The recovery of the Services sector weakened in 2Q 22, reflecting a worse performance in the national economy. Almost all key indicators are positive, with the exception of confidence around profitability, which suggests that the sector is growing. However, most balances fell during the quarter except for export balances (which are low). The balance of domestic sales fell from +26% in 1Q 22 to +10% in 2Q 22.
In particular, NI’s export balances are positive and rank high relative to most other UK regions, some of which have negative export balances, suggesting a deteriorating export position in those regions.
73% of manufacturers (74% in Q1 of 22) and 58% of services (65% in Q1 of 22) were intending to hire in Q2 of 2022. Hiring difficulties remain a of the most persistent and growing concerns among members. In the second quarter of 22, 89% of manufacturers and 87% of services had difficulty recruiting staff.
Ann McGregor, CEO of NI Chamber, said: “While it is encouraging that most of our members traded positively in the second quarter, behind this, the results of the latest QES survey indicate a crystallization of the many challenges they currently face. . The reported slowdown in demand is a worrying indicator, and while we might expect some slowdown after the relatively strong rebound for many post-Covid, businesses are now facing an entirely different set of challenges that have been largely unanticipated. .
“Inflationary pressures are acute, affecting profitability not only in energy-intensive companies, but also among service companies. That inevitably leads to pressure to increase prices.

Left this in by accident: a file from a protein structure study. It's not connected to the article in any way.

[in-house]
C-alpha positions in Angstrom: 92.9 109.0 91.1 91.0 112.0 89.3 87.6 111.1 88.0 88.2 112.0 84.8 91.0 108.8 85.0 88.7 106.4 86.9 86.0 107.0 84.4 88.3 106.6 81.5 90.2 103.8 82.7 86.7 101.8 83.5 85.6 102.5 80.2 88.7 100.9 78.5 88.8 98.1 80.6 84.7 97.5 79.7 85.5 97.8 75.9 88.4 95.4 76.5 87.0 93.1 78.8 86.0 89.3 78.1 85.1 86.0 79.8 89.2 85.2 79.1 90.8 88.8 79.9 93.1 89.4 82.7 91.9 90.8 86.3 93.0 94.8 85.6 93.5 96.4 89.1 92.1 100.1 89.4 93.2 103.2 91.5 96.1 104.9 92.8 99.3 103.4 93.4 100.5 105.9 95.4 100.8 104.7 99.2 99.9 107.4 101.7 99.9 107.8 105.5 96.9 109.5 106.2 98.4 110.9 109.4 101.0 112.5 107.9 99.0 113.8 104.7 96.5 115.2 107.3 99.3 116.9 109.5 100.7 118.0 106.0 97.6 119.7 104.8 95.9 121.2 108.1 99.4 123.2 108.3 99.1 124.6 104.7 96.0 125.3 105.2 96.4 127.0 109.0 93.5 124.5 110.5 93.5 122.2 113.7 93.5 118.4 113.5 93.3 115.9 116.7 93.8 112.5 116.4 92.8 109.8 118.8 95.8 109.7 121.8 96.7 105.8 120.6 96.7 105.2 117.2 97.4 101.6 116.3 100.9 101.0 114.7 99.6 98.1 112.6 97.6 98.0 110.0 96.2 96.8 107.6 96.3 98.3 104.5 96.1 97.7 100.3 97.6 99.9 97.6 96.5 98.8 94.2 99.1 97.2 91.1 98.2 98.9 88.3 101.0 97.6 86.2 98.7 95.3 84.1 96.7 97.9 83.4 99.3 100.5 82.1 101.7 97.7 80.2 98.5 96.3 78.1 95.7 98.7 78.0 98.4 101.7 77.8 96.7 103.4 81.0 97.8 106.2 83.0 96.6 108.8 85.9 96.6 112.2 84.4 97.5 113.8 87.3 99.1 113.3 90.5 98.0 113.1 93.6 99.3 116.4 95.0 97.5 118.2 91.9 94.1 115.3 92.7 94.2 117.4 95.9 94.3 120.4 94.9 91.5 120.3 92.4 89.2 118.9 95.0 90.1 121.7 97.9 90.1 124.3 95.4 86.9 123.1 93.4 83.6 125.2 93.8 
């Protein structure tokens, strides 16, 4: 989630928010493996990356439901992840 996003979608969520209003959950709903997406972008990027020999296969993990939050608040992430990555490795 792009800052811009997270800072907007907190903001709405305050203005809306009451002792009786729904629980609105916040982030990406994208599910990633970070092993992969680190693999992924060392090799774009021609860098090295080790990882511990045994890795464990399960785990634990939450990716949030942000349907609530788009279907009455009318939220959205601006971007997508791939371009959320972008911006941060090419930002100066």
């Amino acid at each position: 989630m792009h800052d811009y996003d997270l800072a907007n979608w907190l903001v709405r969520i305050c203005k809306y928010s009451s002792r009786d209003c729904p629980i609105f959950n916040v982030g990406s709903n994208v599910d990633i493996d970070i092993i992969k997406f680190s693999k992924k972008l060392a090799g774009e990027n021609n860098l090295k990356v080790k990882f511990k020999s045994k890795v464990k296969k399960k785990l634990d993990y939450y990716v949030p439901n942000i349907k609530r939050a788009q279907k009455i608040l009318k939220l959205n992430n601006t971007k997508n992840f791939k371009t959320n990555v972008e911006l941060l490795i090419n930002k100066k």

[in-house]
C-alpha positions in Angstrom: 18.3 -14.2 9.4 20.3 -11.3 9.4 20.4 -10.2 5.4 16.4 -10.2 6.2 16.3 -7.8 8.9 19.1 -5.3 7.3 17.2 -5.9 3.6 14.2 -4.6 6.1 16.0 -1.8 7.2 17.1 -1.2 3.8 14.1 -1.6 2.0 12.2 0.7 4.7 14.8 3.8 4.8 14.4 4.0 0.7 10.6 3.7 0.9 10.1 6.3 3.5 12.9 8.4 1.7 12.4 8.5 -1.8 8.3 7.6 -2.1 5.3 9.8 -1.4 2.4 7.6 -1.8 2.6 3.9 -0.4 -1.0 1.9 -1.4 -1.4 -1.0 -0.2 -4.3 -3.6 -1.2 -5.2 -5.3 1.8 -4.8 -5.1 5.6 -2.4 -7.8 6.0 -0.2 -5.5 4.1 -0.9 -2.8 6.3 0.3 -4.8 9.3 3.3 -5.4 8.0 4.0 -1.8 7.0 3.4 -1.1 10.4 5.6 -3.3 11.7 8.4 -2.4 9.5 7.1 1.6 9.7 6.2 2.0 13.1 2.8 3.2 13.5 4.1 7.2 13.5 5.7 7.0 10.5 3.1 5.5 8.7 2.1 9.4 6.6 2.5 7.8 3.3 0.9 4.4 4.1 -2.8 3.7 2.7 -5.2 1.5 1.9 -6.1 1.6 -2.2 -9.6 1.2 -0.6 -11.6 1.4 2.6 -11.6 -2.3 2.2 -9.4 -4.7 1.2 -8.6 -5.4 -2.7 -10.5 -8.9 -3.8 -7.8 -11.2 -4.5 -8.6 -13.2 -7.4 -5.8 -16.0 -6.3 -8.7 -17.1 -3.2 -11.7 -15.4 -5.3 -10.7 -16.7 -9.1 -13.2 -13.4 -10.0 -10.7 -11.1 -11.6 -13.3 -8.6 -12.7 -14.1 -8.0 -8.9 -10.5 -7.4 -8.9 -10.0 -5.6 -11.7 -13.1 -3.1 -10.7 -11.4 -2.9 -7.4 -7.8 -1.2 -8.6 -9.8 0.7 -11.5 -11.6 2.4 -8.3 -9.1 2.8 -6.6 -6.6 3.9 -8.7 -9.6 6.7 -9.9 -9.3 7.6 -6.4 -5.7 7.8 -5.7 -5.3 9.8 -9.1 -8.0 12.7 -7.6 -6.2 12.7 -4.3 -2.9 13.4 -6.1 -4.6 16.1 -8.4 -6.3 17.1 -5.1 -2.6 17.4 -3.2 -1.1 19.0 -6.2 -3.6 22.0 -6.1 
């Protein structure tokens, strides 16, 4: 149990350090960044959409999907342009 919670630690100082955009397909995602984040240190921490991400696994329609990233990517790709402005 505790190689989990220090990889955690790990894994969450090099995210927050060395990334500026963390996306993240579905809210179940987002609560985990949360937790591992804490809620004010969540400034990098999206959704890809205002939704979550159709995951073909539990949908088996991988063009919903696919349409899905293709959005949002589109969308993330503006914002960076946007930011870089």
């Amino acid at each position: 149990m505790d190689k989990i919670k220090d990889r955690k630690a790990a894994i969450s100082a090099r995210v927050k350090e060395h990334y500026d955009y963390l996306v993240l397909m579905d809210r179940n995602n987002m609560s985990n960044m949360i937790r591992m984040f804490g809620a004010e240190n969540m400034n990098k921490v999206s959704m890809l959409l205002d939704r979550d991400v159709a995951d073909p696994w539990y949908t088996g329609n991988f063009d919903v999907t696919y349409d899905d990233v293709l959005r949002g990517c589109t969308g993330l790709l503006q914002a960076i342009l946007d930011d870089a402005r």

“While one in four companies continue to find challenges in post-EU trade deals, 70% are adjusting to the changes, up from 52% in the previous quarter. This suggests a considerable improvement on the arrays in their current form. Northern Ireland’s export balances under these current arrangements are also positive in contrast to some other UK regions, where balances suggest a deteriorating export position.
Brian Murphy, Managing Partner of BDO NI, explained: “Despite the uncertainties created in recent years by Covid and Brexit, 82% of respondents last quarter reported that they are operating positively post-pandemic, and 70% has also been adapted for publication. EU trade procedures. Considering the scale of the challenges, this is an incredible result and it certainly tells me that businesses in Northern Ireland have been making the most of the good morning.
“Unfortunately, the positive momentum that has been building in the economy will be much needed to mitigate the cost of living and cost of doing business that are affecting many, with 72% of businesses expressing cash flow concerns. and the impact of increased costs on the bottom line and 79% of companies expect to have to increase prices as a result.
“Companies at NI have already demonstrated their flexibility and innovative approaches in recent years, but there isn’t much they can do on their own. If we are going to weather a storm, we must work collaboratively with all stakeholders to help shape conditions that can support and protect local jobs and local businesses. The pandemic has shown us that we can all work together to achieve great things, despite the magnitude of the challenges. The challenges ahead have the potential to have an even greater impact on our economy than what we have faced in recent years, plus there may not be a quick fix and we have a long road ahead of us.
“In addition to businesses, employees, suppliers and banks, our Executive has an important role to play in continuing to use its influence in Westminster to make the right decisions on taxation, regulation, investment and, if necessary, financial intervention. Companies can prepare for rainy days; they can adapt to a changing climate, but they still need everyone to work together to help weather a storm.”